Other areas of research into the economics of happiness are more certain. Higher public spending increases well-being, while income inequality reduces it. Perceived social mobility does seem to play a factor here, though–if people think they can get rich, they’re more willing to tolerate inequality.
Across most surveys, unemployment has one of the strongest correlations with unhappiness. Being around lots of other unemployed people seems to diminish this effect a little, but alongside poor health it’s one of the biggest contributions to unhappiness in a society. Inflation has a similar but weaker effect–though it’s stronger in those with right-wing beliefs.
Full-time workers tend to be happier than part-time workers, but there’s some complexity when it comes to overtime. Regular long hours tend to decrease well-being, but working overtime does give people greater job satisfaction. Meanwhile, being self-employed tends to make people happier, and so does a shorter commute. According to one German study, 22 minutes is the critical point where the length of your commute causes well-being to nosedive.
It’s tempting to trace the origins of happiness economics to Bhutan in 1972, when the Himalayan country’s dragon king announced a philosophy of Gross National Happiness over Gross National Product, inspiring the modern political happiness movement.
But the roots stretch back far further–from Aristotle, Confucius, and Plato to the work of English philosopher and social reformer Jeremy Bentham in the late 18th century, who declared “it is the greatest happiness of the greatest number that is the measure of right and wrong.” You can see similar thought at work in Thomas Jefferson’s contributions to the U.S. Declaration of Independence, where he placed the “pursuit of happiness” on the same level as life and liberty.
Today, many countries are looking beyond GDP and instead tracking the well-being and happiness of their citizens. In 2005, the International Institute of Management published a Gross National Well-being index, the first with global coverage. Since then, France, Thailand, Australia, South Korea, India, China, Canada, Singapore, Dubai, and the United Kingdom have all developed their own happiness statistics, alongside the United Nations’ own World Happiness Report.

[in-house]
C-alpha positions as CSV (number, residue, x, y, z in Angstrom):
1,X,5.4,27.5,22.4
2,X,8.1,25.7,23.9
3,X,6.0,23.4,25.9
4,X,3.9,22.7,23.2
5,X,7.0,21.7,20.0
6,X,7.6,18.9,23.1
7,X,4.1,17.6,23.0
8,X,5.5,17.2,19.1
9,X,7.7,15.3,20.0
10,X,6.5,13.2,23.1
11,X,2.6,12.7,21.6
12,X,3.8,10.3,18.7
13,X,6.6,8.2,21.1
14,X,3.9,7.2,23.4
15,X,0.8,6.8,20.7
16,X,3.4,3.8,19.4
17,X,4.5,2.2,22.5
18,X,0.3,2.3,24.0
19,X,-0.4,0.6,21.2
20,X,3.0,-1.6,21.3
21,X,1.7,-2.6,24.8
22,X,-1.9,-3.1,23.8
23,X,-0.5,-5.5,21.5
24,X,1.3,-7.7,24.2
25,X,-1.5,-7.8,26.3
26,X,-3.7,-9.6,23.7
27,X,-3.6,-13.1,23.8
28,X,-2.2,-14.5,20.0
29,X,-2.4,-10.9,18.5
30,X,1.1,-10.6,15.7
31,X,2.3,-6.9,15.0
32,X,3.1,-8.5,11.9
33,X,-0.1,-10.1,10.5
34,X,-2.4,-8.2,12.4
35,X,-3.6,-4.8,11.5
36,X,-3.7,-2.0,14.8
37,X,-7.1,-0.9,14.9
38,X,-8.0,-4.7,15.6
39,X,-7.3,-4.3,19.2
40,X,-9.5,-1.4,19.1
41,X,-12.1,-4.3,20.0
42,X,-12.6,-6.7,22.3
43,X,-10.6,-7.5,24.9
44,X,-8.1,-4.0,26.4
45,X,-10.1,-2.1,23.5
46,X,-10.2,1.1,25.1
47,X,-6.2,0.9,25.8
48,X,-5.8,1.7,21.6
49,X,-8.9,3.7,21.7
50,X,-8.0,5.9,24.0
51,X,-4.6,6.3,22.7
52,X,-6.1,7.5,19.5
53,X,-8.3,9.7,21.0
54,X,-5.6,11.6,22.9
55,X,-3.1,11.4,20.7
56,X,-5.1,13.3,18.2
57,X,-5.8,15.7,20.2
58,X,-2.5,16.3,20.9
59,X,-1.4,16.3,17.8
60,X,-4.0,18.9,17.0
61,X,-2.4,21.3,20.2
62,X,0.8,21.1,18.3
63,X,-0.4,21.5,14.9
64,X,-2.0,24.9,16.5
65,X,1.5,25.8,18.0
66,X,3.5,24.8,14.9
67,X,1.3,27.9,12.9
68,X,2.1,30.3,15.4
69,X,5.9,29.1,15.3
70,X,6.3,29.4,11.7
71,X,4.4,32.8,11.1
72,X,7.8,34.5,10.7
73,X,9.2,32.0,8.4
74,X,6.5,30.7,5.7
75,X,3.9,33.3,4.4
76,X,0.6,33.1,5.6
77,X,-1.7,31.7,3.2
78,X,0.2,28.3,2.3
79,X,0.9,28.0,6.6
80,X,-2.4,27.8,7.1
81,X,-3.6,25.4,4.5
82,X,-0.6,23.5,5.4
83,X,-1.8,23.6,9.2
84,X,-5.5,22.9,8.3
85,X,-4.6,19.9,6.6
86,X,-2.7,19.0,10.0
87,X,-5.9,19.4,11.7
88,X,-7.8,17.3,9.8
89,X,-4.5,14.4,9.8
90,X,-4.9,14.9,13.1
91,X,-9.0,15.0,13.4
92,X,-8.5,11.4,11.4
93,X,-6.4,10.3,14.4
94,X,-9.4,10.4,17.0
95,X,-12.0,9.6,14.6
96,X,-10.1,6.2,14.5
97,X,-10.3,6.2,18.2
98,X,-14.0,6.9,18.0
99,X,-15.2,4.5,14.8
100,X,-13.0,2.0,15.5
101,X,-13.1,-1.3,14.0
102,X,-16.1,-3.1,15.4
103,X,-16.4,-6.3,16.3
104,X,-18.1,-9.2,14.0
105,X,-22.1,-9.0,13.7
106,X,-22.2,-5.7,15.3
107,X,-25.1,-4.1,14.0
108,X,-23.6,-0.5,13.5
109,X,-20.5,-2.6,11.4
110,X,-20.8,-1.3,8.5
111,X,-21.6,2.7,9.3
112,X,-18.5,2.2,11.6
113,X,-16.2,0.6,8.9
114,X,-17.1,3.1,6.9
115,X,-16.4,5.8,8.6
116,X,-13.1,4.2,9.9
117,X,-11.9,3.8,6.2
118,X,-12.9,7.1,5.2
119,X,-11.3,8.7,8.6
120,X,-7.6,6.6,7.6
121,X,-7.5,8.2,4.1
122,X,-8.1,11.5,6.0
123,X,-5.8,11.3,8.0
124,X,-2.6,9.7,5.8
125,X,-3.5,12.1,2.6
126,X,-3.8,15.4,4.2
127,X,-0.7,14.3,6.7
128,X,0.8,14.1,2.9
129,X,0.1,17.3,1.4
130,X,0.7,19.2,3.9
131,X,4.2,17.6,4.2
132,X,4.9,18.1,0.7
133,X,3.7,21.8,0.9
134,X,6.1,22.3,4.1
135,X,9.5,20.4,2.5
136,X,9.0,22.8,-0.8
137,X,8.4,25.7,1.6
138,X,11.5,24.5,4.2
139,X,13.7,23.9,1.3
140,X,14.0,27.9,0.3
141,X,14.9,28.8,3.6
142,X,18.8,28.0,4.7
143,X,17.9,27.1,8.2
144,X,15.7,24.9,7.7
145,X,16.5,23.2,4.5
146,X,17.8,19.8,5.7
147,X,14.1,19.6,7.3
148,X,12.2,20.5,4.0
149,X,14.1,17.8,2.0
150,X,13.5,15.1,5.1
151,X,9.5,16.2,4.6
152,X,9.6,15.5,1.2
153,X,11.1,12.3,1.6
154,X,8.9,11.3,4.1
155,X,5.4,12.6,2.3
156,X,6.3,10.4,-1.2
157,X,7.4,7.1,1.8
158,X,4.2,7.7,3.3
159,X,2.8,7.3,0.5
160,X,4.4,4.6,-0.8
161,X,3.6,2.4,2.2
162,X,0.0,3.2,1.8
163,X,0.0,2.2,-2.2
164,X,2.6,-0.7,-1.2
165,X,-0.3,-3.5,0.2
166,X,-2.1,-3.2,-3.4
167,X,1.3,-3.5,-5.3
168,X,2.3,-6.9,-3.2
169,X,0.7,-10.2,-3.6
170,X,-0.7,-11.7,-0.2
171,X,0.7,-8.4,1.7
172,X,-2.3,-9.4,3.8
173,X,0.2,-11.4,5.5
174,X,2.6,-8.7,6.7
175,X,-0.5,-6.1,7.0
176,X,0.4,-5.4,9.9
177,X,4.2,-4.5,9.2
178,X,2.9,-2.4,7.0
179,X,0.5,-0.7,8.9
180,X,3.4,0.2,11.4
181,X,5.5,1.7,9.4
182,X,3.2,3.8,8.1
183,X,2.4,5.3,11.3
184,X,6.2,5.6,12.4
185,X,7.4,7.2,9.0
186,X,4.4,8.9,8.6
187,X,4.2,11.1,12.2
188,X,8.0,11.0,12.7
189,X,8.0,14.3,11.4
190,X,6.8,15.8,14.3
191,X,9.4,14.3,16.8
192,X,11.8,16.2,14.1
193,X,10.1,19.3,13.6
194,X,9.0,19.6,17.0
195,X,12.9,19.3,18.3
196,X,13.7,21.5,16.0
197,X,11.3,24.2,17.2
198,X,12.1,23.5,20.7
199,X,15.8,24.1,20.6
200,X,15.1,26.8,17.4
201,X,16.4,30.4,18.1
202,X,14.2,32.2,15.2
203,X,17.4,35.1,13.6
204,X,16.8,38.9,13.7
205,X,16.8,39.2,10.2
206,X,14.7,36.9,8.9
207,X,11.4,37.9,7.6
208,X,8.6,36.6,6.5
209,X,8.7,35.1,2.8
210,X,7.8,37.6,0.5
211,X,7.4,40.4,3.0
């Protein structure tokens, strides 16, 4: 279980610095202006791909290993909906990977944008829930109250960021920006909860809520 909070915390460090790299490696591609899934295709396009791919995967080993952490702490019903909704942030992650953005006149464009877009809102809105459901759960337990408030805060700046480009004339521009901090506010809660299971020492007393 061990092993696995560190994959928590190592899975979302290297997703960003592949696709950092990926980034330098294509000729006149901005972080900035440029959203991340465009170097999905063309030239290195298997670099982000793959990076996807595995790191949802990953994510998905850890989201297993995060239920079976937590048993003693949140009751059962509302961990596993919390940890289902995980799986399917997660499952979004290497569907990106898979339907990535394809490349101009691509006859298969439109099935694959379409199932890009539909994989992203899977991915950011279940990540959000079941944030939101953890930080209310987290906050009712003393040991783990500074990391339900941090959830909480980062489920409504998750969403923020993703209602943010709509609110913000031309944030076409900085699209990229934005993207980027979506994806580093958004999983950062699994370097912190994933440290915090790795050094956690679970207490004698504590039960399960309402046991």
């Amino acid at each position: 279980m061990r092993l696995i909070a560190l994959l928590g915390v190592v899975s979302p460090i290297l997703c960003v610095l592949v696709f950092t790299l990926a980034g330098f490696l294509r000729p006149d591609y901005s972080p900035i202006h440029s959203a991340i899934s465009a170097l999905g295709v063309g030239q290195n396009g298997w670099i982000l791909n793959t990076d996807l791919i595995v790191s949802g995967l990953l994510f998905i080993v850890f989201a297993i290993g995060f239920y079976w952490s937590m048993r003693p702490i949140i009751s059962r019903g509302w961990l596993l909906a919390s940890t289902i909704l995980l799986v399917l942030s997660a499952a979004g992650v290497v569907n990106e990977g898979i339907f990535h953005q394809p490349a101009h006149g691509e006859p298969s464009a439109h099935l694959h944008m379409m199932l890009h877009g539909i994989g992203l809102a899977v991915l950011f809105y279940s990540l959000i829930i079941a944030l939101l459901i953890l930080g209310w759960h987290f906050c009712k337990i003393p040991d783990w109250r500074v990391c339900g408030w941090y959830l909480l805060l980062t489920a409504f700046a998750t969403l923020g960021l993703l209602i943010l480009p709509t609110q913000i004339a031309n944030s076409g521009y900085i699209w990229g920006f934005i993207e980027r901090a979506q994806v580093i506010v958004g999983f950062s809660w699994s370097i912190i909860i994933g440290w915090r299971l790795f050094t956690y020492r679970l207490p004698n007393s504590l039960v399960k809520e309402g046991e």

In 2011, even North Korea joined the party with an International Happiness Index of its own. The hermit kingdom came in second, surprisingly, with the first-place prize going to China. Third, fourth, and fifth went to Cuba, Iran, and Venezuela, respectively, with the “U.S. empire” placing last. As you might have guessed, no information was provided on how the calculations were performed.
Some criticize the pursuit of happiness through statistics. At a happiness conference in Rome in 2013, researchers warned that data can be used to advance authoritarian aims–providing a justification for policies that reduce freedoms but purportedly increase happiness numbers. It would be nonsensical, for example, to argue that happiness has increased over the last centuries as the worldwide population of pirates has decreased as a case for greater spending on naval military assets. As such, governments should be wary of public policy that puts great emphasis on happiness statistics, as causation is often hard to establish.
Perhaps the best approach is to instead use happiness economics to inform our daily lives–warning us off poverty and unemployment, and pointing us toward spending as much time as we can with family and friends. Ultimately, research shows that we tend to look favorably on our past decisions, whatever the outcome.
“Gross National Happiness has come to mean so many things to so many people. But to me, it signifies simply, “‘Development with Values,'” said Bhutan’s King Jigme Dorji Wangchuck in 2015. “For my nation today, gross national happiness is the bridge between the fundamental values of kindness, equality, and humanity, and the necessary pursuit of economic growth.”
How We Get To Next was a magazine that explored the future of science, technology, and culture from 2014 to 2019. This article is part of our Made of Money section, which covers the future of cash, finance, economics, and trade. Click the logo to read more.